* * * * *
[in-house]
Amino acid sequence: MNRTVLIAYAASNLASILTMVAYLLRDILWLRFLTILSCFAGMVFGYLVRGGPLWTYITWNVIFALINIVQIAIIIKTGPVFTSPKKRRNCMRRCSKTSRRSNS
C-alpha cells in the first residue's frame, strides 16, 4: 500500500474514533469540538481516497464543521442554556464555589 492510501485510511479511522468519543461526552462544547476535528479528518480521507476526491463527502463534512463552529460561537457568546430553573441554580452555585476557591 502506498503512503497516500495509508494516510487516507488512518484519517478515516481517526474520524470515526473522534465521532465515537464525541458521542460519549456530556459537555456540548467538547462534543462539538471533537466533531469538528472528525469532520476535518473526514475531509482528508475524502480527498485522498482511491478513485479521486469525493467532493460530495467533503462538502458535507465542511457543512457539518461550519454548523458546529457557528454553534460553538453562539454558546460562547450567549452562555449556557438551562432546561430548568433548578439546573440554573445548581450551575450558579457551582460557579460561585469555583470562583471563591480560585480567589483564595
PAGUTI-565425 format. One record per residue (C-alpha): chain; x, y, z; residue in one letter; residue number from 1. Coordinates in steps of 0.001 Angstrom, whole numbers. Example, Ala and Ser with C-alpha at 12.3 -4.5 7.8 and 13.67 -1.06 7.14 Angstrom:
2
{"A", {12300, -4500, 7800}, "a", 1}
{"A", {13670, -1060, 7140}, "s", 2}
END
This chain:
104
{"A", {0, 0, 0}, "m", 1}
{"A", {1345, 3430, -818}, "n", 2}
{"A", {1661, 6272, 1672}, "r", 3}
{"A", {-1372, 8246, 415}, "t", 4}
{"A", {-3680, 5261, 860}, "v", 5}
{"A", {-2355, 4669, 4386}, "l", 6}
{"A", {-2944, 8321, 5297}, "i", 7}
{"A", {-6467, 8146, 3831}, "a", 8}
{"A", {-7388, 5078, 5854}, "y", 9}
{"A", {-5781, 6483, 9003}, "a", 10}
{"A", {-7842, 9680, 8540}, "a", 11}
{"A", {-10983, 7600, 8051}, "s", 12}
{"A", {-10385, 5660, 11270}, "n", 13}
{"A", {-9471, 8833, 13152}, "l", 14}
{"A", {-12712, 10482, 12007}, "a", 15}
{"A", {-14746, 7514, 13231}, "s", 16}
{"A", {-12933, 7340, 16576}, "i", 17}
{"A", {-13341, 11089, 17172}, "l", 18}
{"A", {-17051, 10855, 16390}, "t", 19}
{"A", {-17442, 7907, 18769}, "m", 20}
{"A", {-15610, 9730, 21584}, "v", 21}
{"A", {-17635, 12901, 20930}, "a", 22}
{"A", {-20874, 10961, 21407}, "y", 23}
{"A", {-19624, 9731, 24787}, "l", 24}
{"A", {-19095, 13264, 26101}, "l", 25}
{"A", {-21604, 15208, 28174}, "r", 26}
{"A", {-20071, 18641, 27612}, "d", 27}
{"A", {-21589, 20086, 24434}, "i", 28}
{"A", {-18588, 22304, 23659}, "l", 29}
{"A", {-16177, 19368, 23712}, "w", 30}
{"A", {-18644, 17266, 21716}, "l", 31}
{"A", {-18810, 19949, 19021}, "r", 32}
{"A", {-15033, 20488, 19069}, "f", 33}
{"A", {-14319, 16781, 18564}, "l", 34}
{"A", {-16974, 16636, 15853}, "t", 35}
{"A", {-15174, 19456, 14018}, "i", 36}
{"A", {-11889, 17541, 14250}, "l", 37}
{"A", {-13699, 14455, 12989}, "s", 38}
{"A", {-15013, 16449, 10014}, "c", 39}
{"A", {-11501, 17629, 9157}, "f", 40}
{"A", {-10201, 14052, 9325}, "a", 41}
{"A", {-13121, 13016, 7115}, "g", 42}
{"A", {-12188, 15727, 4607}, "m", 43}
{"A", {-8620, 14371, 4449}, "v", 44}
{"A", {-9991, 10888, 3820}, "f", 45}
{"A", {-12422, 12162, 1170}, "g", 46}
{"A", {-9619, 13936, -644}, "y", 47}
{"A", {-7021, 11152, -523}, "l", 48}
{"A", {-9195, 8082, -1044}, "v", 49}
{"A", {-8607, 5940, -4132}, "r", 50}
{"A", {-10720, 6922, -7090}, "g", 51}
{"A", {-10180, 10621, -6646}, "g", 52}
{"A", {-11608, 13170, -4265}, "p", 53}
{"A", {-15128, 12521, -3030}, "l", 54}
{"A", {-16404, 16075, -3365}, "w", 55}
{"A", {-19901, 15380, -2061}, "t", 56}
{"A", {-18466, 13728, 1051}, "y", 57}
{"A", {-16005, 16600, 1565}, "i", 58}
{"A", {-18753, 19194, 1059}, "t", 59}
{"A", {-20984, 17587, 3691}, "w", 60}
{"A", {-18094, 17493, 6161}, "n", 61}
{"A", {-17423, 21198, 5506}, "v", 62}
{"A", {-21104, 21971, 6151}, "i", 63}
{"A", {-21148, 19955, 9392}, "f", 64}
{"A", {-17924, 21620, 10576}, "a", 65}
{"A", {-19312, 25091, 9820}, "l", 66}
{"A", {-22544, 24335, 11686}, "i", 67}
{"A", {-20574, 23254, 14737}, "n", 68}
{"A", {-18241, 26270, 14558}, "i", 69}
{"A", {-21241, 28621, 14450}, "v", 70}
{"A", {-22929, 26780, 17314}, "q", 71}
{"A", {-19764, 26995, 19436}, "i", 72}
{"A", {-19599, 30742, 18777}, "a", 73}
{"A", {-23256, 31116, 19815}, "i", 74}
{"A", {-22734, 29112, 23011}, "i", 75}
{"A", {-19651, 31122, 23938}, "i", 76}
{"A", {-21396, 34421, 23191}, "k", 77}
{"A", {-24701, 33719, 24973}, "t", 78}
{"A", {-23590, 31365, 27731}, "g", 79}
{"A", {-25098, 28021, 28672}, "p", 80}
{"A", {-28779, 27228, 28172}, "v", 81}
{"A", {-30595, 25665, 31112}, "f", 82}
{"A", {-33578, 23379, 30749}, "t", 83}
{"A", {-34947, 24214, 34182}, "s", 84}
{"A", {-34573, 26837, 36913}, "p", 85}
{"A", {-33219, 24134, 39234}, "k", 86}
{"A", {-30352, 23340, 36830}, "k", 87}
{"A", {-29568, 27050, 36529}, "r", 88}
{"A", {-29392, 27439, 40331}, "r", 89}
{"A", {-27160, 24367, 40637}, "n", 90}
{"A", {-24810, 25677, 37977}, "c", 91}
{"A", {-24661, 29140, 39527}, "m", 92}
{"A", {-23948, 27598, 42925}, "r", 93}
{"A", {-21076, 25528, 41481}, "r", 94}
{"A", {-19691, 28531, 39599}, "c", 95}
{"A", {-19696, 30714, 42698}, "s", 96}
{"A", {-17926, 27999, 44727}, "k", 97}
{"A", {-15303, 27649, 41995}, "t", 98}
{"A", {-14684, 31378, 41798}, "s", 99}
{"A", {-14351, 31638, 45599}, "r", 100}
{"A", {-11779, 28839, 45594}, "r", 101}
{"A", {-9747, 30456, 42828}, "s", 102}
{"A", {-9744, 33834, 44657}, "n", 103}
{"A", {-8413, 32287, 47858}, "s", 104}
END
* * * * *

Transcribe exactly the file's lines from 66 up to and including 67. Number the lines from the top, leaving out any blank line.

{"A", {-19901, 15380, -2061}, "t", 56}
{"A", {-18466, 13728, 1051}, "y", 57}